24 October 2011

What you need to know about the nationwide Emergency Alert System (EAS) test

I've noticed a fair amount of discussion and concern online about the upcoming test of the national Emergency Alert System (EAS). Here's the lowdown on what you can expect. [Editor's note: this post has been updated on November 5 with more information from FEMA and the FCC.]

The first nationwide test of the EAS is scheduled to take place at 2:00 PM (Eastern Standard Time) on November 9, 2011. The test is supposed to assess the reliability and effectiveness of the system in alerting the public. Before we look at what the test will involve, let's look at what EAS is, first.

Image courtesy of the FEMA website (click to enlarge)

EAS is actually part of the larger Integrated Public Alert and Warning System (IPAWS), which is illustrated in the graphic above. You can also find a video overview of IPAWS on the FEMA website.

EAS was put into place on January 1, 1997, when it superseded the Emergency Broadcast System (EBS).

The EAS is typically used by state and local emergency managers to alert the public about emergencies and weather events. Although local and state components of the EAS are tested on a weekly and monthly basis (like the EBS was before it), there has never been a completely nationwide test of the system.

So, what will happen? Well, EAS alerts are simply transmitted over all television and radio broadcast, satellite television and satellite radio, cable television and wireline video services, just nationwide this time. This is shown in the upper-right hand corner of the above illustration, where the EAS is shown as feeding to "AM FM Satellite Radio; Digital, Analog, Cable, and Satellite TV."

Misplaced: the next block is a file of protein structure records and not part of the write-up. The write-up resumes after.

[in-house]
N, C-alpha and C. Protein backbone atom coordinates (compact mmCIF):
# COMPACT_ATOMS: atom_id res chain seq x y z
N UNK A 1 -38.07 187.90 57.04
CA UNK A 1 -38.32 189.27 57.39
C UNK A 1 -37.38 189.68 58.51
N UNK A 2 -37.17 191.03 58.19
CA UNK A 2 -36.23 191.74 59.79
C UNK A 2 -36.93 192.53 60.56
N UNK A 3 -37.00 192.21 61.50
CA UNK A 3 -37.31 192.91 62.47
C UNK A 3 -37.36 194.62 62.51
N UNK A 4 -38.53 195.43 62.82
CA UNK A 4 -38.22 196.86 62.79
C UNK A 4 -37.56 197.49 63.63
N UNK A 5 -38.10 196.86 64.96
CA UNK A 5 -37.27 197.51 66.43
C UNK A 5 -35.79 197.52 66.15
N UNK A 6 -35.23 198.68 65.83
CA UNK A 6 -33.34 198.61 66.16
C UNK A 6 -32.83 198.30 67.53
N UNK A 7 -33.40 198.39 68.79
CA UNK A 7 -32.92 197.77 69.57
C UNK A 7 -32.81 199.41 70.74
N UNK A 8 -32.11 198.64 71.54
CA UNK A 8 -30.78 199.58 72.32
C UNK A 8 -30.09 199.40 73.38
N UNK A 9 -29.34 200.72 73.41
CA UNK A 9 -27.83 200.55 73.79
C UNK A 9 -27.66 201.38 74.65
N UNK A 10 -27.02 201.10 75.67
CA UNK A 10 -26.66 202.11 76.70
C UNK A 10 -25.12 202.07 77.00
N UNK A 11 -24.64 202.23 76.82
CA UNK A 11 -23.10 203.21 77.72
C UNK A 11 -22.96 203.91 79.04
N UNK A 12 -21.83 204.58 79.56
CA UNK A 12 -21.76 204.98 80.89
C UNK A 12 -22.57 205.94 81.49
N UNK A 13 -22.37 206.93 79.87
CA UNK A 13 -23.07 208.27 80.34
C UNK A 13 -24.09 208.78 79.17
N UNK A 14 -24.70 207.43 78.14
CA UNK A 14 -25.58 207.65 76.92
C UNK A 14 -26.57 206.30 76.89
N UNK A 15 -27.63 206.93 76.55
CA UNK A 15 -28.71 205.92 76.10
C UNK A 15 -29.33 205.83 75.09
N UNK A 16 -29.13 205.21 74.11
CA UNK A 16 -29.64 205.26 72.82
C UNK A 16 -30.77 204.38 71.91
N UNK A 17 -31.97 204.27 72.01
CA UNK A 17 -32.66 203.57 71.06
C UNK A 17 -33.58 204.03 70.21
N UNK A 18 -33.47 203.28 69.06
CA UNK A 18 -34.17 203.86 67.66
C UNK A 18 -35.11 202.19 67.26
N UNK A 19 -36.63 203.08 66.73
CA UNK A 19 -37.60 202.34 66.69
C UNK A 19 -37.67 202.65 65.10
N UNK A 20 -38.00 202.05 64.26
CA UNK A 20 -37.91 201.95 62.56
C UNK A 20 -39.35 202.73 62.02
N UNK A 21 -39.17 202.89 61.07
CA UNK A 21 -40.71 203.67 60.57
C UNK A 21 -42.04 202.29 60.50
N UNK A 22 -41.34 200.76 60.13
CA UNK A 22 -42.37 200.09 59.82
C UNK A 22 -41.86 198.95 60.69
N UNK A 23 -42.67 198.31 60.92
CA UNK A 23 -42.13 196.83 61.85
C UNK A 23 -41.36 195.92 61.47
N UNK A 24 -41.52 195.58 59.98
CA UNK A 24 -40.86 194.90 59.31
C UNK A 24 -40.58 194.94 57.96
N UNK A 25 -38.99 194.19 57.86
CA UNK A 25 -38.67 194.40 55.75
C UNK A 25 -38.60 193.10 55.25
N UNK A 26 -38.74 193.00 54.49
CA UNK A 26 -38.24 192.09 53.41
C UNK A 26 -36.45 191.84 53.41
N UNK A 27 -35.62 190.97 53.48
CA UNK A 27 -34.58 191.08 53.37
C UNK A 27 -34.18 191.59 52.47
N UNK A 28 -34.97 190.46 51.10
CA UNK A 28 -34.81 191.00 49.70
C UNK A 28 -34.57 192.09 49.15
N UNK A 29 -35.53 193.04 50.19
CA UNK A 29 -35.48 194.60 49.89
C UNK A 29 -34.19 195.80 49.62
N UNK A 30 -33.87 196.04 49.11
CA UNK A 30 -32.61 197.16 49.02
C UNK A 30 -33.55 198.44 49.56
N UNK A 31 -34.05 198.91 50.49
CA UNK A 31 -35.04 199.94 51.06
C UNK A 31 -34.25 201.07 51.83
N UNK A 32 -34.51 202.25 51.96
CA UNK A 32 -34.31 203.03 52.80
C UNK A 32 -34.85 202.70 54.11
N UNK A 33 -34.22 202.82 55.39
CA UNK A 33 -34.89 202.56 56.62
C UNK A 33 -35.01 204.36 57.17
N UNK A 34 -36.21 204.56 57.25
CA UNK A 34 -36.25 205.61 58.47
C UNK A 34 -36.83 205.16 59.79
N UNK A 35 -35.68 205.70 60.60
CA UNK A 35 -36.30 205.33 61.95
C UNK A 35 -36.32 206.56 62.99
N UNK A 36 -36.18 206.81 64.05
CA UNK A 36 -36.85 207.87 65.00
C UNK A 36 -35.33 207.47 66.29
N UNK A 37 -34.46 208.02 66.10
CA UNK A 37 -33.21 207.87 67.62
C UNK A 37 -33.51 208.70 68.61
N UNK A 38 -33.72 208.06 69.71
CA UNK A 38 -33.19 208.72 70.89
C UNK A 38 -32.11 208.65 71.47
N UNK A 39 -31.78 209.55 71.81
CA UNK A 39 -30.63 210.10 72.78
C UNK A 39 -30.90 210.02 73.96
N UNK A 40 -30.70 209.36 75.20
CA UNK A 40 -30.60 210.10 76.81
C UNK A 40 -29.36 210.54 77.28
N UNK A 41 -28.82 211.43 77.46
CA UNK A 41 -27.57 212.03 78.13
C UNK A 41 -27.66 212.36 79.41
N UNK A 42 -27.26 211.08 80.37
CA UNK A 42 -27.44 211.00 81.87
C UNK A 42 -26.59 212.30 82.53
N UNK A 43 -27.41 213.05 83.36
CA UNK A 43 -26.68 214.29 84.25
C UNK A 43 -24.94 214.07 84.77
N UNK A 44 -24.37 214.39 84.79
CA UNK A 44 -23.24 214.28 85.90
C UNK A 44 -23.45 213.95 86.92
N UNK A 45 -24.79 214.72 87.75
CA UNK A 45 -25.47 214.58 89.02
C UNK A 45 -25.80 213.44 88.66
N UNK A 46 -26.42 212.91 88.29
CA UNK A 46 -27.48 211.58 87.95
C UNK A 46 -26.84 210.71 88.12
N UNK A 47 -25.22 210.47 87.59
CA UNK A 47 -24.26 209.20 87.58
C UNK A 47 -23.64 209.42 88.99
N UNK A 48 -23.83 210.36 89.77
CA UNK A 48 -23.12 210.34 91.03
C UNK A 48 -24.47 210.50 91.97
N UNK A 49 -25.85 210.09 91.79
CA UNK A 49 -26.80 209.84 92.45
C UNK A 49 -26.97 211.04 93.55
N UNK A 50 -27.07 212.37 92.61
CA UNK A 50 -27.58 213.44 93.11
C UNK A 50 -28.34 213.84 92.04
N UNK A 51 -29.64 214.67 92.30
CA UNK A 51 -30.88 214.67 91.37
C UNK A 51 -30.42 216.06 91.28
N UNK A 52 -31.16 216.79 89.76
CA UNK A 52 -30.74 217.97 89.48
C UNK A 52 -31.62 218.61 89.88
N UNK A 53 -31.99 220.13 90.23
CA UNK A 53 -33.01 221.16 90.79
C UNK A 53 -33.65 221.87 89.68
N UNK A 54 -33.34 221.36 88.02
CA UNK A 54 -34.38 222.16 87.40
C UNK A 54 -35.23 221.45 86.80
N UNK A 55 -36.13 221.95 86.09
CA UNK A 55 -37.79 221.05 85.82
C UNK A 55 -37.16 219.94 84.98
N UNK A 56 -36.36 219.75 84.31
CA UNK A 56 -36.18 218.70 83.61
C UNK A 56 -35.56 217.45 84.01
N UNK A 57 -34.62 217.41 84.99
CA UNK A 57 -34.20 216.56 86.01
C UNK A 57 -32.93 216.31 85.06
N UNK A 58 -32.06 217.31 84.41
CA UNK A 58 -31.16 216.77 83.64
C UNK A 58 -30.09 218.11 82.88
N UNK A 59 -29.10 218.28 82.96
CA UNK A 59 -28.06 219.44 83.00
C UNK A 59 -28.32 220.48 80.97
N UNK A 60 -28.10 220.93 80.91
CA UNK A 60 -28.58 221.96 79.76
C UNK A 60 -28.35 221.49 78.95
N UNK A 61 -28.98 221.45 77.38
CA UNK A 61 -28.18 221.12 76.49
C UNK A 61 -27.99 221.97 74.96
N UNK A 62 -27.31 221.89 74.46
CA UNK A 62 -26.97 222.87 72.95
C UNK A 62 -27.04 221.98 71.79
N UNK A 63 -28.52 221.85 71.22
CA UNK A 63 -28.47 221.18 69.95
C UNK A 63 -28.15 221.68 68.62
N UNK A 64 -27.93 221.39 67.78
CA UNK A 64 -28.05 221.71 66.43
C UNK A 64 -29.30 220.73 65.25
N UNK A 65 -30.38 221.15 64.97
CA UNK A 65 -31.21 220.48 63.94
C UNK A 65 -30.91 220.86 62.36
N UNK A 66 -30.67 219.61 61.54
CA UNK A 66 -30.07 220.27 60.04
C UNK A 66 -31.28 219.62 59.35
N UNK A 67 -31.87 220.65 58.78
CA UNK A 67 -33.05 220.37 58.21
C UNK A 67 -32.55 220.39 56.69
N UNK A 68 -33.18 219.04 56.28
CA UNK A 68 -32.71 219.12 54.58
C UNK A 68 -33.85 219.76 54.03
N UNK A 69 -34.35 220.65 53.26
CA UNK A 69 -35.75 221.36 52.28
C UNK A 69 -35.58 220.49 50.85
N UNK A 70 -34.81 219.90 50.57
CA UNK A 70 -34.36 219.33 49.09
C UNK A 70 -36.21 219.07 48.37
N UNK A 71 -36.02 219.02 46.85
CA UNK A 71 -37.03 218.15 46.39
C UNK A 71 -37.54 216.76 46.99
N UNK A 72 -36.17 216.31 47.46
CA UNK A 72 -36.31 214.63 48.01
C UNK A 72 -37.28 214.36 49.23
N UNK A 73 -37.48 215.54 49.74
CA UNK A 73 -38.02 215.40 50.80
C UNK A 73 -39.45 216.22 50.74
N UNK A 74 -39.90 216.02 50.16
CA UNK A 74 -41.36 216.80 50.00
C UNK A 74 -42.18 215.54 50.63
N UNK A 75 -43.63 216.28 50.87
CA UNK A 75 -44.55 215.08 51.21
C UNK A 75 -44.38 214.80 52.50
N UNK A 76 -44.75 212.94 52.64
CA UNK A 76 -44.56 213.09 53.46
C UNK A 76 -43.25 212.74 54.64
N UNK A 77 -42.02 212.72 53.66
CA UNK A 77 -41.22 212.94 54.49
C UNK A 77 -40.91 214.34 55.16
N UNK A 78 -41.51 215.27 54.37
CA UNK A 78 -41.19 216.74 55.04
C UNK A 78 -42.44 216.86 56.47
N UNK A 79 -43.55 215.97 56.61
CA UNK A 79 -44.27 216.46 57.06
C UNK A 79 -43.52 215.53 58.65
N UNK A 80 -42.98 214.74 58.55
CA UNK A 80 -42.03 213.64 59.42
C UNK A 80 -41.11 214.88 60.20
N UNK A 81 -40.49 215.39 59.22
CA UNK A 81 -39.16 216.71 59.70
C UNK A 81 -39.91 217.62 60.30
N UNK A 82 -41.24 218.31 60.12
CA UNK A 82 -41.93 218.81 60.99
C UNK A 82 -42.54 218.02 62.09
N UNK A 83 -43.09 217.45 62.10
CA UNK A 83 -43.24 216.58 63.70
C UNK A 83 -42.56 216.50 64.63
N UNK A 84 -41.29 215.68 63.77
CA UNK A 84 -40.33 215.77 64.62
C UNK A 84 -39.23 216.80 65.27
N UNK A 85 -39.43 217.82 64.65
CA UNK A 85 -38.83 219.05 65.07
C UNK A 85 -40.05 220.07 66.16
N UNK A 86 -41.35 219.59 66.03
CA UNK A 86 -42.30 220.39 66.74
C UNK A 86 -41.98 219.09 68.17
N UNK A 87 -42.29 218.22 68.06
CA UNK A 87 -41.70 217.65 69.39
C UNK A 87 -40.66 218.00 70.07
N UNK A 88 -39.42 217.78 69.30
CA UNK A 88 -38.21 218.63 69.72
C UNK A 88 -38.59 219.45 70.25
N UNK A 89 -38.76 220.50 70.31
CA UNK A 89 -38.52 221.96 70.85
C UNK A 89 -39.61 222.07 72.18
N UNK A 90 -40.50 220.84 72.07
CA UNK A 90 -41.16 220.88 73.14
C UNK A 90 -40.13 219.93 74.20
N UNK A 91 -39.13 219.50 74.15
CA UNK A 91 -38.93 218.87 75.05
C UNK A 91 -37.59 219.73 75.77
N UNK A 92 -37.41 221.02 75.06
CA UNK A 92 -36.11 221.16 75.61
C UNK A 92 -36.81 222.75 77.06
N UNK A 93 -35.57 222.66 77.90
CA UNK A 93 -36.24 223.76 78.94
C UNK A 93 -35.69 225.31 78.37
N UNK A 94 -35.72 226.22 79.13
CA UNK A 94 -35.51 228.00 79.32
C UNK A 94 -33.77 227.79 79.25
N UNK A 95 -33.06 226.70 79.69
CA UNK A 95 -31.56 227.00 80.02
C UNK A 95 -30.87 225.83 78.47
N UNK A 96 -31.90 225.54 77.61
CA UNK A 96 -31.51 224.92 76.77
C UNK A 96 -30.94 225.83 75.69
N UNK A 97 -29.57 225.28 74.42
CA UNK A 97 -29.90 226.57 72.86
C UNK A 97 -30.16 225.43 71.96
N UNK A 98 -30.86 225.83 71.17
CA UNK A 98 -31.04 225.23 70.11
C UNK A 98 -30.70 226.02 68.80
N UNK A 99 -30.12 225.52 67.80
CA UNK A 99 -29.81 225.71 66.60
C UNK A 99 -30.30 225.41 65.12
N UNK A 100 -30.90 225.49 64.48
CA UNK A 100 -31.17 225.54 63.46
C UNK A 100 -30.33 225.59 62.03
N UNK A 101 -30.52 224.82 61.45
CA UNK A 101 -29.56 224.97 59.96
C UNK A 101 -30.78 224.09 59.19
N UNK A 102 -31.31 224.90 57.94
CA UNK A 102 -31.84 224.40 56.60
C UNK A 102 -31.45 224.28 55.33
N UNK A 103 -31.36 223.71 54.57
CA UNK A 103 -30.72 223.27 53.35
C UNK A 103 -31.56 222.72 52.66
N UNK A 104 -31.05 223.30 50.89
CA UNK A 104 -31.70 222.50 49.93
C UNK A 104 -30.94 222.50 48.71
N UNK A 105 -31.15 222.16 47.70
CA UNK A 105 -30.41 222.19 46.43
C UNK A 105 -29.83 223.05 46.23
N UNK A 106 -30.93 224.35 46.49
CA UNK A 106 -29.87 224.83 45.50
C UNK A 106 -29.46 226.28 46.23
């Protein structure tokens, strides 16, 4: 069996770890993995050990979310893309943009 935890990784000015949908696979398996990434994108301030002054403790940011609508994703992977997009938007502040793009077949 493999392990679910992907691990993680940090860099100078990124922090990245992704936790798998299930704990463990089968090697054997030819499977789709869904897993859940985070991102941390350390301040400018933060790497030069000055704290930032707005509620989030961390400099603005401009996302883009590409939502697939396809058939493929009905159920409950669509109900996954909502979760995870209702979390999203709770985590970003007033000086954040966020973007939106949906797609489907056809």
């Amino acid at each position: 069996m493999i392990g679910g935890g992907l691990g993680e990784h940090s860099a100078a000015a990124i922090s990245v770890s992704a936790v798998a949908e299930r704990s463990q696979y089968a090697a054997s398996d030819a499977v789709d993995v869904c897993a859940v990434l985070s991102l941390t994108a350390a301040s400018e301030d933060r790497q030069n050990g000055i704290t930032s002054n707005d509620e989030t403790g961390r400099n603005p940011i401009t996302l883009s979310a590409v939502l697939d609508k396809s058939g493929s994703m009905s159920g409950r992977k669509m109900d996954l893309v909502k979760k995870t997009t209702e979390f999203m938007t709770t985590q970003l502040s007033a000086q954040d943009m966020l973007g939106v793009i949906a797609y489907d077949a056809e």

The FCC anticipates that the test will last just 30 seconds (previously, it was supposed to last 3 minutes). During the test, we will  supposedly hear a message indicating “this is a test.” Apparently, everyone will hear the same audio message, however, the video test message may not be the same. In fact, it may not indicate that “this is a test.” In addition, it's my understanding that close-captioning will not indicate that the EAS test is underway. You'll want to remember these things when the test starts, so that you don't mistaking think there's an actual emergency.

There's been some question as to whether the test will involve mobile communications devices. Reportedly, it will not. According to the FCC's FAQ on the EAS test, it "will involve only those communications service providers – broadcast radio and television, cable television, satellite radio and television and wireline video services – that participate in the EAS." (Interestingly, FEMA points out in their related FAQ that NOAA will not carry the EAS test.)

In a nutshell, the EAS should just be a test message interrupting all radio and television broadcasting at 2 PM on November 9. Presumably, it will not affect mobile devices or the Internet.


  1. Personally, I agree that this is a "test" but I also think that it could be used for something more in a time of an "uprising". It is a way to shut the people down in my opinion.

  2. Yes, I agree that it could be a double-edged sword, just like any power.

    The real question is whether the ability to keep the American public informed is worth the risk of the system's abuse.